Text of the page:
Ben Affleck said to ask him anything. “Nothing is off limits,” he said, adding later, “There’s nothing that you can ask me that hasn’t been asked of me before.”
Not true. One thing that Affleck has only recently had to answer for is how it feels to be snubbed by the Oscars. As the director, producer and star of Argo he was considered a shoo-in for a best director nomination, typically crucial in any campaign for a best picture prize. But last month the Academy of Motion Picture Arts and Sciences overlooked Affleck the filmmaker, though his movie earned other nominations, including best picture.
By Jan. 13, when he won two Golden Globes, for directing and producing (along with George Clooney and Grant Heslov), he had a line ready about the snub.
“We got nominated for seven Oscars, including best picture,” he said backstage. “If you can’t be happy with that, your prospects for long-term happiness are pretty sad.”
All along, Argo had seemed in step with the awards machinery. In August it was shown at the Telluride Film Festival, where The King’s Speech had earned the attention of critics, and in September its premiere drew a standing ovation at the Toronto International Film Festival, just like the future Oscar winner Slumdog Millionaire. And as he has made the promotional rounds Affleck has sounded confident and informed, in his filmmaking and political history at least. What he was not prepared for was going from early front-runner to late-season underdog. But underdog, as veteran Oscar watchers know, is the pole position to be in for the race.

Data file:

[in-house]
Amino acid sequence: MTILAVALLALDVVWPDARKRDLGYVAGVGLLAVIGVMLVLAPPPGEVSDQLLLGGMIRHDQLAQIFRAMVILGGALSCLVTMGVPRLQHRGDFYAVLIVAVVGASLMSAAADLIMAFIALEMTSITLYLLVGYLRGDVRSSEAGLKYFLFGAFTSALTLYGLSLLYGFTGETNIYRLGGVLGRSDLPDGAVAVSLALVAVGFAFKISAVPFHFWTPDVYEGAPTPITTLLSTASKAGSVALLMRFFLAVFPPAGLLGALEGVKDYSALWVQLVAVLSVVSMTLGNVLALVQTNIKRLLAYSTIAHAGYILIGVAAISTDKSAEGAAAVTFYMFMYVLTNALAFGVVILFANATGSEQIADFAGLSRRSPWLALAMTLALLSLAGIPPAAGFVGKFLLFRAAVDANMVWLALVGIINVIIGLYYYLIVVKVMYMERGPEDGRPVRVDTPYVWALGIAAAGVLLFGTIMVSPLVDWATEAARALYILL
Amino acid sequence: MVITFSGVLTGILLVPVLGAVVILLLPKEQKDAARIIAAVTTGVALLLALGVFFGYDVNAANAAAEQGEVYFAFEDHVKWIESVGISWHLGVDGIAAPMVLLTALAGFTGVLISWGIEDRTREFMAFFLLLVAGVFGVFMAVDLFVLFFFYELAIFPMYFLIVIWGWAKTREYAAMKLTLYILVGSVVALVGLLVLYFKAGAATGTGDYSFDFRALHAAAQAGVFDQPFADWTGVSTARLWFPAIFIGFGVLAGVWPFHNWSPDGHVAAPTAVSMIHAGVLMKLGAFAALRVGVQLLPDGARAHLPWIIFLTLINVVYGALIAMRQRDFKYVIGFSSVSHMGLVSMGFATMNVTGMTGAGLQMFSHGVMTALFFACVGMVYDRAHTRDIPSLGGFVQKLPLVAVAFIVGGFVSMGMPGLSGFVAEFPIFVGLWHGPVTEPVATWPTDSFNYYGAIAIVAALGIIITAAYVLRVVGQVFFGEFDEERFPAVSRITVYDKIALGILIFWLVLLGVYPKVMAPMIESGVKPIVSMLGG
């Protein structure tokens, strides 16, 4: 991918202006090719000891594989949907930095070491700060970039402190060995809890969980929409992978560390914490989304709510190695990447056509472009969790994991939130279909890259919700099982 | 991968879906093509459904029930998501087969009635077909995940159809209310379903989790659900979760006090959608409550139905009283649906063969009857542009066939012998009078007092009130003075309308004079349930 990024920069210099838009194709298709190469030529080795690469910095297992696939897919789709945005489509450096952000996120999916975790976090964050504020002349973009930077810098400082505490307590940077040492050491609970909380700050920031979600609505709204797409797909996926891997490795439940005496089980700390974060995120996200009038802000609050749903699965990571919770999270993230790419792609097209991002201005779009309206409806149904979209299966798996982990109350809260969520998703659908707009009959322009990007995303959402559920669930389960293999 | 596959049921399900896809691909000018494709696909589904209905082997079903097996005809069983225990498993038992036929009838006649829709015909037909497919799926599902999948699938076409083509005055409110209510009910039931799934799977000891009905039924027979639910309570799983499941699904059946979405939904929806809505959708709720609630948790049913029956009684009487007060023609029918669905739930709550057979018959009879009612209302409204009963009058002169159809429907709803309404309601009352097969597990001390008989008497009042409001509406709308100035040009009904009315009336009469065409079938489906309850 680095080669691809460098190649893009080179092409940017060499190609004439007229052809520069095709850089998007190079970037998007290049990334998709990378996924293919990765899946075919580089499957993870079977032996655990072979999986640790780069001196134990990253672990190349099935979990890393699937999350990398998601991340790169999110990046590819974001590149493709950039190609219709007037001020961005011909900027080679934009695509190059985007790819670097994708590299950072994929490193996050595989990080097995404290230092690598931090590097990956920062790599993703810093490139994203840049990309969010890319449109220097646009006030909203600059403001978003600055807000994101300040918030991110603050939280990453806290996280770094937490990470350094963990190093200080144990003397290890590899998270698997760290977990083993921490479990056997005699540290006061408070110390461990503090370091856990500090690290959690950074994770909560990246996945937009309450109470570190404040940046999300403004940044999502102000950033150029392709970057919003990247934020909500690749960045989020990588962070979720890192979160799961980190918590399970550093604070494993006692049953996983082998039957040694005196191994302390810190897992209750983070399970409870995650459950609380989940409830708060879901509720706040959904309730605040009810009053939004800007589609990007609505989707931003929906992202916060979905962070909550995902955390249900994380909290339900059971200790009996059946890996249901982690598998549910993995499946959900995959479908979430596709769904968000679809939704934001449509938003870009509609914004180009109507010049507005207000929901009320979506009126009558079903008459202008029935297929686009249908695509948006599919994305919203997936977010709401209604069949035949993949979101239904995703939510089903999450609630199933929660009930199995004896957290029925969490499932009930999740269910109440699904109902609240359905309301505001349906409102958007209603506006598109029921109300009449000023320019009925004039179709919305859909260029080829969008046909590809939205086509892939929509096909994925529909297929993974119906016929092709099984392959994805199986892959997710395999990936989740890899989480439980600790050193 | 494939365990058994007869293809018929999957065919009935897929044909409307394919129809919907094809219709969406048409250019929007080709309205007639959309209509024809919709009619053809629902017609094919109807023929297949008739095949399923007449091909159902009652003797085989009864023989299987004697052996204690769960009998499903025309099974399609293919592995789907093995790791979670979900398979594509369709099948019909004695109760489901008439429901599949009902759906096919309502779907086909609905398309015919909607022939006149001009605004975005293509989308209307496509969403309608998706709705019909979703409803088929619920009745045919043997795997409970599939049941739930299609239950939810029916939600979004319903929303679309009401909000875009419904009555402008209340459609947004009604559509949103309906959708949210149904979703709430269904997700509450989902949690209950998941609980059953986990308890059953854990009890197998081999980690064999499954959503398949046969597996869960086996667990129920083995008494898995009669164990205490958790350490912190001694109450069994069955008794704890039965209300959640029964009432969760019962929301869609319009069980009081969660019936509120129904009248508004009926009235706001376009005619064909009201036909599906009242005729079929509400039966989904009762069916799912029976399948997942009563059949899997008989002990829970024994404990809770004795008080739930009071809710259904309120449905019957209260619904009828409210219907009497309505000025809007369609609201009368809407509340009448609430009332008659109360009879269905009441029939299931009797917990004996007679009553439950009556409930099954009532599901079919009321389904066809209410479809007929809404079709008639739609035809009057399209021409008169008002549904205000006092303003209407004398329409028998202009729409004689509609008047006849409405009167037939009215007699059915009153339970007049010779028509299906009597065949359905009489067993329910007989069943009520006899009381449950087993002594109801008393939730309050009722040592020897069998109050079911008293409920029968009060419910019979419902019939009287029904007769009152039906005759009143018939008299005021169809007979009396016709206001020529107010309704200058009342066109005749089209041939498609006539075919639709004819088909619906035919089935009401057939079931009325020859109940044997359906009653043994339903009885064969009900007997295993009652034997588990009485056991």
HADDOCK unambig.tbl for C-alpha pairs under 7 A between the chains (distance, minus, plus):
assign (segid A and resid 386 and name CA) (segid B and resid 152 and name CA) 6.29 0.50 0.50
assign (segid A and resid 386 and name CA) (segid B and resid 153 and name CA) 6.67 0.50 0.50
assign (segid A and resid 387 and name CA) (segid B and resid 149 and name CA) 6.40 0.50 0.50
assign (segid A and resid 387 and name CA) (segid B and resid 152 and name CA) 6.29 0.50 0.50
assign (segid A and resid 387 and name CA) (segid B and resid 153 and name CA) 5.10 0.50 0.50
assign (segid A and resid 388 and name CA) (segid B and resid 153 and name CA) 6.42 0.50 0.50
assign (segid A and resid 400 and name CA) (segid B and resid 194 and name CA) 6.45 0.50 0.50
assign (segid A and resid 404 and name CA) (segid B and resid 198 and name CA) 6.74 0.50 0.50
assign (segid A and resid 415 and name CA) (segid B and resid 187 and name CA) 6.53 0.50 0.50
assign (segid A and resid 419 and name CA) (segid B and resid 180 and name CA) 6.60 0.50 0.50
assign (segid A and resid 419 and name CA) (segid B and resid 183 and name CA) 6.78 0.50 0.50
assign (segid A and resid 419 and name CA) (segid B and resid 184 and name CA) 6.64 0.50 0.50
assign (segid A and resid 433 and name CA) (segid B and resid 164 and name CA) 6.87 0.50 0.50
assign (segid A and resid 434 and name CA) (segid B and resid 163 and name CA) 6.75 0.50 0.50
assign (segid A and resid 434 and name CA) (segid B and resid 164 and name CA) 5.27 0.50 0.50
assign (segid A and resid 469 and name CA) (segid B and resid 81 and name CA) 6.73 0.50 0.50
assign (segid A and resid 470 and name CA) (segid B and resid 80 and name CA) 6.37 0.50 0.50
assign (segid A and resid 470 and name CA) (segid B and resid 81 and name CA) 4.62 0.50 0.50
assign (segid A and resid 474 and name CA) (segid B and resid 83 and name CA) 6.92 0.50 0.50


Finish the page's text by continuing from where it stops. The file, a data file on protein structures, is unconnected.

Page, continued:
Though only three films have won best picture without a corresponding best director nomination — Driving Miss Daisy, in 1989, was the latest — Affleck’s fortunes, at least judging by the good will that attended his Globes victory, seem to be on the rebound. And it’s not as if he’s unfamiliar with having to rebound.
“I was nobody auditioning, and then I was seen as this young, emerging talent, writer, Oscar winner” — for the Good Will Hunting screenplay — “and then I was seen as this blockbuster actor, and then I was seen as this kind of train-wreck actor” (insert your own Gigli joke here) “and then I was seen as this resurgent director,” he said in a recent interview in New York. “And now I think I’m kind of seen as just sort of somebody in Hollywood who works.”
Argo, the true story of how CIA operative Tony Mendez (Affleck) used a fake sci-fi flick as cover for his rescue of six American diplomats trapped in Tehran during the 1970s hostage crisis, appealed to him because it played out on a broader scale than his first two hometown directorial efforts, Gone Baby Gone and The Town.
“I didn’t want to just keep doing movies in Boston,” he said. (Bostonites, hold your fire: Affleck plans to return for an adaptation of Live by Night by Dennis Lehane, who also wrote the novel Gone Baby Gone.)
Affleck’s own performance was inspired by the implacable, reserved Mendez, a former Master of Disguise.